Strategy is stuck. If you dropped into a boardroom discussion or an executive team meeting, chances are you’d hear a lot of strategic thinking based on ideas and frameworks designed in, and for, a different era. The biggies — such as Michael Porter’s five forces analysis, BCG’s growth-share matrix for analyzing corporate portfolios, and Hamel and Prahalad’s core competence of the firm — are all tremendously important ideas. Many strategies today are still informed by them. But virtually all strategy frameworks and tools in use today are based on a single dominant idea: that the purpose of strategy is to achieve a sustainable competitive advantage. This idea is strategy’s most fundamental concept. It’s every company’s holy grail. And it’s no longer relevant for more and more companies.
Rita Gunther McGrath, The End of Competitive Advantage
Consider the following case study of Fuji Photo Film Company and its inauspicious beginning in the 1930s when it was divested from Japan’s first cinematic film manufacturer because it was a chronic under-performer. Over the years, it improved its reputation and eventually began to take on giants such as Eastman Kodak in film and film processing. However, as the market for chemical-based photography changed little during the past hundred years, Fuji struggled to break into markets where Kodak was entrenched.
In the 1970s, Nelson Bunker Hunt and William Herbert Hunt made a play to corner the silver market as a hedge against inflation. They started to make investments in 1973, when silver was only $2 an ounce. By early 1979, the price had risen to $5 an ounce. By the time their plans were announced in 1979, they had amassed roughly half of the world’s supply. Their announcement caused the price of silver jumped to $50 per ounce! When the price collapsed in March of 1980, the Dow Jones Industrial average saw one of the sharpest declines in history.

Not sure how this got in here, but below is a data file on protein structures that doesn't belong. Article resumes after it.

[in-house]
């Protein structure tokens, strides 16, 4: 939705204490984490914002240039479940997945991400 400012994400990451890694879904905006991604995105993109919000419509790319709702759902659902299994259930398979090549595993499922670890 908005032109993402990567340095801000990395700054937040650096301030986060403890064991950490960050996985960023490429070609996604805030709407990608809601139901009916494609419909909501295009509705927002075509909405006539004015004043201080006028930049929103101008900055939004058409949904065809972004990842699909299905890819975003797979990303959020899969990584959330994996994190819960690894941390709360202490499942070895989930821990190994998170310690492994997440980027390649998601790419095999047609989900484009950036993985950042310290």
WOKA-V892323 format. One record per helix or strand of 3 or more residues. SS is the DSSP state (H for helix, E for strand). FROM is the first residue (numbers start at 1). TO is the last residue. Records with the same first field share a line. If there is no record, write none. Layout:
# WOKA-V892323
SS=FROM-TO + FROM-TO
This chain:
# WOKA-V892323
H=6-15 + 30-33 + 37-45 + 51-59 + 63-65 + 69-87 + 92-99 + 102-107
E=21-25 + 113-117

The experience deeply troubled Minoru Ohnishi, the CEO of Fuji Photo Film, as silver was a key ingredient in film processing and another similar action could seriously damage any film processing business. Furthermore, he sensed a fundamental change might be coming. Four years later, Sony introduced the Mavica, one of the the first consumer digital cameras, and Mr. Ohnishi knew that film-less technology was possible. He immediately moved on the insight and invested heavily in building up expertise in digital technologies to prepare for the next round of competition in the photography business. By the end of 1999, the company had invested over 2 Billion in R&D and by 2003, it had nearly five thousand digital processing labs in chain stores in the US whereas Kodak had less than 100.
In addition, the company branched out and started to supply magnetic tape optics, hybrid electronic systems, and videotape (as the first non-US company to do so). Later still, the company branched into office automation and even biotechnology. Thirty years later, Kodak went bankrupt and Fujifilm, which obtains 45% of its revenue from document solutions and office printers, has significant electronics and healthcare operations.
The lesson is that simply managing well, developing quality products, and building up well-recognized brands is insufficient to remain on top in increasingly heated global competition. The stakes for Fujifilm, which risked undermining its existing advantages while betting on a highly uncertain future, were huge. But it was this approach, investing in new advantages and pulling resources from declining ones, that was more robust in the face of change. When competitive advantages don’t last, or last for a much shorter time, the strategy playbook needs to change.
And that’s what this book is really about, adapting to a changing competitive landscape in our modern, globally connected, world. In some industries, like logistics, products and services change slowly and competitive advantages can last for a long time. But in other industries, such as fashion and consumer electronics, products change quickly and competitive advantages last only until your competitor releases a new model with a feature your last product didn’t have. In these industries, where advantages are transient, a firm needs new rules and new models to determine where to compete, how to compete, and how to win. The old models don’t work, or at least don’t work on their own. In Part II, we’ll begin to discuss how an agile organization deals with the transient landscape.